BUT ANCIENT ART WAS NOT FOR LIKING. Everyone who read understood. Now, this purpose of art is entirely forgotten. For instance, take architecture. I saw some examples of architecture in Persia and Turkey—for instance, one building of two rooms. Everyone who entered these rooms, whether old or young, whether English or Persian, wept. This happened with people of different backgrounds and education. We continued this experiment for two or three weeks and observed everyone’s reactions. The result was always the same.


THE KEYS TO ALL THE ANCIENT ARTS ARE LOST, were lost many centuries ago. And therefore there is no longer a sacred art embodying laws of the Great Knowledge, and so serving to influence the instincts of the multitude.
     There are no creators today. The contemporary priests of art do not create but imitate. They run after beauty and likeness or what is called originality, without possessing even the necessary knowledge. Not knowing, and not being able to do anything, since they are groping in the dark, they are praised by the crowd, which places them on a pedestal. Sacred art vanished and left behind only the halo which surrounded its servants. All the current words about the divine spark, talent, genius, creation, sacred art, have no solid basis—they are anachronisms. What are these talents? We will talk about them on some suitable occasion.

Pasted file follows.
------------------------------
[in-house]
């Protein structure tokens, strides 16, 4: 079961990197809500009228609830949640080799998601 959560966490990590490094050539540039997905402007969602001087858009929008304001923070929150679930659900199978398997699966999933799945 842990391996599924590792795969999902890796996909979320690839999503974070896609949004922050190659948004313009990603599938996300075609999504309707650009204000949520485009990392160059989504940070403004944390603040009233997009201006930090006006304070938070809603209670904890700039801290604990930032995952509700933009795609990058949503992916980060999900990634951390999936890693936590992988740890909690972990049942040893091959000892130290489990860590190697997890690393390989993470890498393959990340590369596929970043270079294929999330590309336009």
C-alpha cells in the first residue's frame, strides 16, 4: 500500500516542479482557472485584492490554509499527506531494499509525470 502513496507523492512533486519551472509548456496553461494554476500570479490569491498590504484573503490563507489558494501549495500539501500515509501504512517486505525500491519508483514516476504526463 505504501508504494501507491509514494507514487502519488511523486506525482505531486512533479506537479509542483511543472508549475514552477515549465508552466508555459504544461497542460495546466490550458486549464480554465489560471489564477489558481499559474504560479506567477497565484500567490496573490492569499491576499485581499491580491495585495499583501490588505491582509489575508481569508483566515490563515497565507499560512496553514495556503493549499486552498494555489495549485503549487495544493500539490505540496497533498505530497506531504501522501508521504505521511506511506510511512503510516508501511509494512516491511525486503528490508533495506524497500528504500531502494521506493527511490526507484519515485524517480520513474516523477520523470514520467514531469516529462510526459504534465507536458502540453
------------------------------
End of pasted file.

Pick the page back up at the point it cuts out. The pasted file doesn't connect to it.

Either the shoemaker’s craft must be called art, or all contemporary art must be called craft. In what way is a shoemaker sewing fashionable custom shoes of beautiful design inferior to an artist who pursues the aim of imitation or originality? With knowledge, the sewing of shoes may be sacred art too, but without it, a priest of contemporary art is worse than a cobbler.


IN THE LEGEND OF ORPHEUS THERE ARE HINTS OF OBJECTIVE MUSIC, for Orpheus used to impart knowledge by music. Snake charmers’ music in the East is an approach to objective music, of course very primitive. Very often it is simply one note which is long drawn out, rising and falling only very little; but in this single note “inner octaves” are going on all the time and melodies of “inner octaves” which are inaudible to the ears but felt by the emotional center. And the snake hears this music, or, more strictly speaking, he feels it, and he obeys it. The same music, only a little more complicated, and men would obey it.


ON SUNDAYS, NAMELY, ON THE DAYS CONSECRATED TO MUSIC AND SINGING, the learned beings belonging to this group first produced on various sound-producing instruments, and also with their voices, every kind of what is called “melody” and then explained to all the other learned beings how they indicated in these works of theirs whatever they wished.
     They also had it in view to implant these works of theirs in the customs of various peoples, calculating that these “melodies” they created, passing from generation to generation, would reach men of remote generations who, having deciphered them, would discover the knowledge put into them and that had already been attained on the Earth, and would also use it for the benefit of their ordinary existence.